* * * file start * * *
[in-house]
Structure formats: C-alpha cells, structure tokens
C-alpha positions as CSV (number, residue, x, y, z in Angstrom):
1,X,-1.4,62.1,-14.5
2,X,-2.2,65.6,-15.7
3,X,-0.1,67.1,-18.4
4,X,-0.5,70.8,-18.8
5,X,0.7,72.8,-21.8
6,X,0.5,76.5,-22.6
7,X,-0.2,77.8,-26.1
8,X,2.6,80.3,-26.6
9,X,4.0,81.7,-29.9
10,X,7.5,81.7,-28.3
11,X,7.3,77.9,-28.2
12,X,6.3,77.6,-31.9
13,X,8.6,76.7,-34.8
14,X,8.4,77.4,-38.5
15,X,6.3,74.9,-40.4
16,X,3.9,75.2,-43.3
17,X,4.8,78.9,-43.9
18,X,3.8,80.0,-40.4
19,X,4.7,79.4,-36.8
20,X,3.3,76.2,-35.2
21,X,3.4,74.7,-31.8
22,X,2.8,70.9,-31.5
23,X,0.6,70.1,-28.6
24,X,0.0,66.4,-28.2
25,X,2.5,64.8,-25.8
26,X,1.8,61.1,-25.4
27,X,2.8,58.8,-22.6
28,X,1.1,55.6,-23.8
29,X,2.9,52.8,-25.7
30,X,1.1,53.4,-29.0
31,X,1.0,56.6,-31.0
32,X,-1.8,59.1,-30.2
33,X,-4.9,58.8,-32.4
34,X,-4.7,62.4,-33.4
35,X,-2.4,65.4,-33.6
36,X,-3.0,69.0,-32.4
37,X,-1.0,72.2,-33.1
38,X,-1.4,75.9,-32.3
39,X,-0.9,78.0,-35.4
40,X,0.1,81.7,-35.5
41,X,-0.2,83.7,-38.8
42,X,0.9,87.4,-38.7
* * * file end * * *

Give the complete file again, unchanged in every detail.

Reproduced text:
[in-house]
Structure formats: C-alpha cells, structure tokens
C-alpha positions as CSV (number, residue, x, y, z in Angstrom):
1,X,-1.4,62.1,-14.5
2,X,-2.2,65.6,-15.7
3,X,-0.1,67.1,-18.4
4,X,-0.5,70.8,-18.8
5,X,0.7,72.8,-21.8
6,X,0.5,76.5,-22.6
7,X,-0.2,77.8,-26.1
8,X,2.6,80.3,-26.6
9,X,4.0,81.7,-29.9
10,X,7.5,81.7,-28.3
11,X,7.3,77.9,-28.2
12,X,6.3,77.6,-31.9
13,X,8.6,76.7,-34.8
14,X,8.4,77.4,-38.5
15,X,6.3,74.9,-40.4
16,X,3.9,75.2,-43.3
17,X,4.8,78.9,-43.9
18,X,3.8,80.0,-40.4
19,X,4.7,79.4,-36.8
20,X,3.3,76.2,-35.2
21,X,3.4,74.7,-31.8
22,X,2.8,70.9,-31.5
23,X,0.6,70.1,-28.6
24,X,0.0,66.4,-28.2
25,X,2.5,64.8,-25.8
26,X,1.8,61.1,-25.4
27,X,2.8,58.8,-22.6
28,X,1.1,55.6,-23.8
29,X,2.9,52.8,-25.7
30,X,1.1,53.4,-29.0
31,X,1.0,56.6,-31.0
32,X,-1.8,59.1,-30.2
33,X,-4.9,58.8,-32.4
34,X,-4.7,62.4,-33.4
35,X,-2.4,65.4,-33.6
36,X,-3.0,69.0,-32.4
37,X,-1.0,72.2,-33.1
38,X,-1.4,75.9,-32.3
39,X,-0.9,78.0,-35.4
40,X,0.1,81.7,-35.5
41,X,-0.2,83.7,-38.8
42,X,0.9,87.4,-38.7